Remington investigates the genetic basis for resource allocation differences in plants
Dr. David Remington (Biology) is PI for a study that investigates the genetic basis for resource allocation differences in plants. “Complex Genetic Effects on Early Vegetative Development Shape Resource Allocation Differences Between Arabidopsis lyrata Populations” by Remington, Päivi H. Leinonen, Johanna Leppälä and Outi Savolainen was recently accepted for publication in the journal “Genetics.” Both plants and animals need to make “decisions” in allocating limited amounts of available energy or tissues to different uses such as reproduction vs. continued survival, the paper explains. However, we know very little about how these processes work. Their study shows that in the rock cress species they are studying, the process isn’t simply a “switching” process that shuttles resources between reproduction and growth. Instead, it appears to involve genetically-controlled differences in development that occur early in development, well before the plants start flowering, which have consequences for growth, reproduction and survival later on. Moreover, the timing of these processes and their consequences were very different when the plants were grown in different climates. Understanding these processes helps us learn what will happen to growth and development in plants when they are faced with changing climates.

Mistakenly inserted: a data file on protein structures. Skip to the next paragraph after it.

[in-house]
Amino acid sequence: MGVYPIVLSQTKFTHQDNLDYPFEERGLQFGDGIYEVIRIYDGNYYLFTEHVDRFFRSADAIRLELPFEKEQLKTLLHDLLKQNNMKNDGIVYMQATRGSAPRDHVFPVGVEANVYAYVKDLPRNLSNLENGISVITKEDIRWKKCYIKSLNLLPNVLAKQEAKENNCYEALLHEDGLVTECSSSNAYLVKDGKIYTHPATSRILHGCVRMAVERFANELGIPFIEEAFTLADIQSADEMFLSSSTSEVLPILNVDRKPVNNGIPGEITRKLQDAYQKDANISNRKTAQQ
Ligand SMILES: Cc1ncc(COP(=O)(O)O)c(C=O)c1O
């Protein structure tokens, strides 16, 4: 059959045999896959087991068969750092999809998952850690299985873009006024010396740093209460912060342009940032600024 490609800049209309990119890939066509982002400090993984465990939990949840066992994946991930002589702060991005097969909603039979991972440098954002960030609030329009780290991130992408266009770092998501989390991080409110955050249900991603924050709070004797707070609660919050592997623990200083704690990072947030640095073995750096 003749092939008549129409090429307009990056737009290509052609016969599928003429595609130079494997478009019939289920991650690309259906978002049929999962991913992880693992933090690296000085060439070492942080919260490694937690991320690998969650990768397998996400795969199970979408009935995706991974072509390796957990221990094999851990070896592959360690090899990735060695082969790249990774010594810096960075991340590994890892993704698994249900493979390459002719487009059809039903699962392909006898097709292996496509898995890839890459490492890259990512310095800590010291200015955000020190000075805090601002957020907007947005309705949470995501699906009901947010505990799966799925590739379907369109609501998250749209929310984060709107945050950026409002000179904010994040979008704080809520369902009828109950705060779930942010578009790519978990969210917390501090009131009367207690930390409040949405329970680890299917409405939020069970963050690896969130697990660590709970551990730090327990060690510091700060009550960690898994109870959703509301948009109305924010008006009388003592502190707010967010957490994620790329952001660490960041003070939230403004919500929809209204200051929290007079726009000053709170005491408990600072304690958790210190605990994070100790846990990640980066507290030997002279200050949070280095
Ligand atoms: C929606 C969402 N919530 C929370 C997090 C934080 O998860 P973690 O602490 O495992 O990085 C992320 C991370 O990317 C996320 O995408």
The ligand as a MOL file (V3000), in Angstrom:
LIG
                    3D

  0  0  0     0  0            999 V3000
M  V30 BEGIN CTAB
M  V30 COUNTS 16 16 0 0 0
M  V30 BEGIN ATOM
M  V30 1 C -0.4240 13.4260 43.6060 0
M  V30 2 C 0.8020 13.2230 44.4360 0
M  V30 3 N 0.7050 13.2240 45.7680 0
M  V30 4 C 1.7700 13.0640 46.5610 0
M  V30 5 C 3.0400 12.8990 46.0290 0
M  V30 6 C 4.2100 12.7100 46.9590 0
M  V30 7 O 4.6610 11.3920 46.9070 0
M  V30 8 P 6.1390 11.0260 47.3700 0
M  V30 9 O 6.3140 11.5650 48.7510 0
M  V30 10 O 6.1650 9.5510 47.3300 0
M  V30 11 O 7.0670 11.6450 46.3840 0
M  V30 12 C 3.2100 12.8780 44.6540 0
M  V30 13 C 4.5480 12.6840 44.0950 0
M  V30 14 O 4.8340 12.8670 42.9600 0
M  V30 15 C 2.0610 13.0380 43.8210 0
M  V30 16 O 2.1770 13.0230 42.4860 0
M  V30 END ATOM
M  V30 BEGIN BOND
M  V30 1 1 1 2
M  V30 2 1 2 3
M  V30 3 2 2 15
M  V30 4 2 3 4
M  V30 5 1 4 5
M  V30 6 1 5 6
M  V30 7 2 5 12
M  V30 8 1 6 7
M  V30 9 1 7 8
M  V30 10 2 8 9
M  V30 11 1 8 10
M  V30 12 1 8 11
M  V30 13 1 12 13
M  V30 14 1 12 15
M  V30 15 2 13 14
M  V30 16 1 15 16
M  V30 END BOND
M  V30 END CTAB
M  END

“Nature Reviews Genetics,” a high-profile journal that publishes reviews of cutting-edge research in genetics, recently published online a full-page Research Highlight featuring this study.